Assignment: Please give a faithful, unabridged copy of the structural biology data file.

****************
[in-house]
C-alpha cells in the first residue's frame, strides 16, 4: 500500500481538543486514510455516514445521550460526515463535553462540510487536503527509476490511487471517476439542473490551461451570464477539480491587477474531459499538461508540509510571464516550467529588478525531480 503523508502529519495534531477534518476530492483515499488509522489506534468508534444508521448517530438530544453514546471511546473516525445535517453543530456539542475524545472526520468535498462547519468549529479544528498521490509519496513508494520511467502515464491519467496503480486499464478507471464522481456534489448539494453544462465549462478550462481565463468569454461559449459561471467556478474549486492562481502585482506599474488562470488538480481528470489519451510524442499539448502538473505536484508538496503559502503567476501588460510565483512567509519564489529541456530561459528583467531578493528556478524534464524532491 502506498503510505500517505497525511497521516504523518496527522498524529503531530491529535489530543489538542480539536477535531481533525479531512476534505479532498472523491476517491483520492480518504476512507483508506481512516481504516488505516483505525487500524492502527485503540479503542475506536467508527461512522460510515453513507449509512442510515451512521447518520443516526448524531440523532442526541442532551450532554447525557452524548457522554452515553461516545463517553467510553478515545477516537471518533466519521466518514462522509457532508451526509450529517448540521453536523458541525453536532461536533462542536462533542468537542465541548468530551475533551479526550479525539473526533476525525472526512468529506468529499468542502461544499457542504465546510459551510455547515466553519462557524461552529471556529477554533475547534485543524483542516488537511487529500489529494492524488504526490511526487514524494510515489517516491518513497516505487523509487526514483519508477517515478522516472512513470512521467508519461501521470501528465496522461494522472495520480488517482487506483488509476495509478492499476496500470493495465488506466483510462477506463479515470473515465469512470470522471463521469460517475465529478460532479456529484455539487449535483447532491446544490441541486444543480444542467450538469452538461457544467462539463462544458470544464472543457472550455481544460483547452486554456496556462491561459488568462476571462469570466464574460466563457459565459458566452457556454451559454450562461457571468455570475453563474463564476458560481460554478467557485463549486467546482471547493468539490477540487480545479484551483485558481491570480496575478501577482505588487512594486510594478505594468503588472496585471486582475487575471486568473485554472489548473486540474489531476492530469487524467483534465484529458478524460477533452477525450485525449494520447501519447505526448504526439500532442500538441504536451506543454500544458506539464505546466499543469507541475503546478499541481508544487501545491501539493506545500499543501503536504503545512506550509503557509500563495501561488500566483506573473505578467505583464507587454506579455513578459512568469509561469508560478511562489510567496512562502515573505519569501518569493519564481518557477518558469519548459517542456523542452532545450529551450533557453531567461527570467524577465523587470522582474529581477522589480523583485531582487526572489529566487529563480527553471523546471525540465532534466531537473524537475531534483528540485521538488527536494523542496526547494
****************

[in-house]
C-alpha cells in the first residue's frame, strides 16, 4: 500500500481538543486514510455516514445521550460526515463535553462540510487536503527509476490511487471517476439542473490551461451570464477539480491587477474531459499538461508540509510571464516550467529588478525531480 503523508502529519495534531477534518476530492483515499488509522489506534468508534444508521448517530438530544453514546471511546473516525445535517453543530456539542475524545472526520468535498462547519468549529479544528498521490509519496513508494520511467502515464491519467496503480486499464478507471464522481456534489448539494453544462465549462478550462481565463468569454461559449459561471467556478474549486492562481502585482506599474488562470488538480481528470489519451510524442499539448502538473505536484508538496503559502503567476501588460510565483512567509519564489529541456530561459528583467531578493528556478524534464524532491 502506498503510505500517505497525511497521516504523518496527522498524529503531530491529535489530543489538542480539536477535531481533525479531512476534505479532498472523491476517491483520492480518504476512507483508506481512516481504516488505516483505525487500524492502527485503540479503542475506536467508527461512522460510515453513507449509512442510515451512521447518520443516526448524531440523532442526541442532551450532554447525557452524548457522554452515553461516545463517553467510553478515545477516537471518533466519521466518514462522509457532508451526509450529517448540521453536523458541525453536532461536533462542536462533542468537542465541548468530551475533551479526550479525539473526533476525525472526512468529506468529499468542502461544499457542504465546510459551510455547515466553519462557524461552529471556529477554533475547534485543524483542516488537511487529500489529494492524488504526490511526487514524494510515489517516491518513497516505487523509487526514483519508477517515478522516472512513470512521467508519461501521470501528465496522461494522472495520480488517482487506483488509476495509478492499476496500470493495465488506466483510462477506463479515470473515465469512470470522471463521469460517475465529478460532479456529484455539487449535483447532491446544490441541486444543480444542467450538469452538461457544467462539463462544458470544464472543457472550455481544460483547452486554456496556462491561459488568462476571462469570466464574460466563457459565459458566452457556454451559454450562461457571468455570475453563474463564476458560481460554478467557485463549486467546482471547493468539490477540487480545479484551483485558481491570480496575478501577482505588487512594486510594478505594468503588472496585471486582475487575471486568473485554472489548473486540474489531476492530469487524467483534465484529458478524460477533452477525450485525449494520447501519447505526448504526439500532442500538441504536451506543454500544458506539464505546466499543469507541475503546478499541481508544487501545491501539493506545500499543501503536504503545512506550509503557509500563495501561488500566483506573473505578467505583464507587454506579455513578459512568469509561469508560478511562489510567496512562502515573505519569501518569493519564481518557477518558469519548459517542456523542452532545450529551450533557453531567461527570467524577465523587470522582474529581477522589480523583485531582487526572489529566487529563480527553471523546471525540465532534466531537473524537475531534483528540485521538488527536494523542496526547494